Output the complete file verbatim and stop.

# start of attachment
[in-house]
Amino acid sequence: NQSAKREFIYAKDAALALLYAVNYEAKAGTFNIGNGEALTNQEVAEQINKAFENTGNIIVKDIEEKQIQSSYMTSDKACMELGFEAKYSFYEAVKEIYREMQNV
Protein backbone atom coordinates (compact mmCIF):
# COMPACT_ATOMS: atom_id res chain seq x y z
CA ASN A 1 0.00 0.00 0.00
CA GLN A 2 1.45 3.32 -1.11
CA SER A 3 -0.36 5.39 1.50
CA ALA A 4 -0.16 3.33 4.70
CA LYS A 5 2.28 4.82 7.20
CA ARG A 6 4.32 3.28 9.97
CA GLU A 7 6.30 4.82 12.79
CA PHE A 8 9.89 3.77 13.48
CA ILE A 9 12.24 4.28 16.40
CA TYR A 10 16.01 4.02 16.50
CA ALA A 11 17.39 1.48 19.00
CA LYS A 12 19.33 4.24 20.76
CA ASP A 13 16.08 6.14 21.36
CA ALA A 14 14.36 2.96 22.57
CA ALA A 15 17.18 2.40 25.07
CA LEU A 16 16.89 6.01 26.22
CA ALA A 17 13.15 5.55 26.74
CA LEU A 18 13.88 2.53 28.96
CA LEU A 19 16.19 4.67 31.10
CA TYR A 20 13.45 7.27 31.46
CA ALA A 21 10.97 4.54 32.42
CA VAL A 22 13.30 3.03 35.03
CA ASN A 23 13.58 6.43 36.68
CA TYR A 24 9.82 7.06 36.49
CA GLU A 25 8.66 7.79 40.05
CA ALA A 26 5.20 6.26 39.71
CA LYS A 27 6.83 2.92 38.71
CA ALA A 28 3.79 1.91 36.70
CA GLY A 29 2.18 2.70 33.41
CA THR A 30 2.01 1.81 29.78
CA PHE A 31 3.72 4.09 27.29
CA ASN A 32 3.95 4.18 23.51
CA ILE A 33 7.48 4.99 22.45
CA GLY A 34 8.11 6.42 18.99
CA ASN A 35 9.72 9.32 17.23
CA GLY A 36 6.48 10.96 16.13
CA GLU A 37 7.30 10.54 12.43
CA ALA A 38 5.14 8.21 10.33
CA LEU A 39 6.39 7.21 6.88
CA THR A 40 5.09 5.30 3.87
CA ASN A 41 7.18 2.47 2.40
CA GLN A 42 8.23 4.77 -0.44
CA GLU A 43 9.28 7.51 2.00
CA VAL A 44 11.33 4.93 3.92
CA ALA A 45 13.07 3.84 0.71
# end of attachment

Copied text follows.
[in-house]
Amino acid sequence: NQSAKREFIYAKDAALALLYAVNYEAKAGTFNIGNGEALTNQEVAEQINKAFENTGNIIVKDIEEKQIQSSYMTSDKACMELGFEAKYSFYEAVKEIYREMQNV
Protein backbone atom coordinates (compact mmCIF):
# COMPACT_ATOMS: atom_id res chain seq x y z
CA ASN A 1 0.00 0.00 0.00
CA GLN A 2 1.45 3.32 -1.11
CA SER A 3 -0.36 5.39 1.50
CA ALA A 4 -0.16 3.33 4.70
CA LYS A 5 2.28 4.82 7.20
CA ARG A 6 4.32 3.28 9.97
CA GLU A 7 6.30 4.82 12.79
CA PHE A 8 9.89 3.77 13.48
CA ILE A 9 12.24 4.28 16.40
CA TYR A 10 16.01 4.02 16.50
CA ALA A 11 17.39 1.48 19.00
CA LYS A 12 19.33 4.24 20.76
CA ASP A 13 16.08 6.14 21.36
CA ALA A 14 14.36 2.96 22.57
CA ALA A 15 17.18 2.40 25.07
CA LEU A 16 16.89 6.01 26.22
CA ALA A 17 13.15 5.55 26.74
CA LEU A 18 13.88 2.53 28.96
CA LEU A 19 16.19 4.67 31.10
CA TYR A 20 13.45 7.27 31.46
CA ALA A 21 10.97 4.54 32.42
CA VAL A 22 13.30 3.03 35.03
CA ASN A 23 13.58 6.43 36.68
CA TYR A 24 9.82 7.06 36.49
CA GLU A 25 8.66 7.79 40.05
CA ALA A 26 5.20 6.26 39.71
CA LYS A 27 6.83 2.92 38.71
CA ALA A 28 3.79 1.91 36.70
CA GLY A 29 2.18 2.70 33.41
CA THR A 30 2.01 1.81 29.78
CA PHE A 31 3.72 4.09 27.29
CA ASN A 32 3.95 4.18 23.51
CA ILE A 33 7.48 4.99 22.45
CA GLY A 34 8.11 6.42 18.99
CA ASN A 35 9.72 9.32 17.23
CA GLY A 36 6.48 10.96 16.13
CA GLU A 37 7.30 10.54 12.43
CA ALA A 38 5.14 8.21 10.33
CA LEU A 39 6.39 7.21 6.88
CA THR A 40 5.09 5.30 3.87
CA ASN A 41 7.18 2.47 2.40
CA GLN A 42 8.23 4.77 -0.44
CA GLU A 43 9.28 7.51 2.00
CA VAL A 44 11.33 4.93 3.92
CA ALA A 45 13.07 3.84 0.71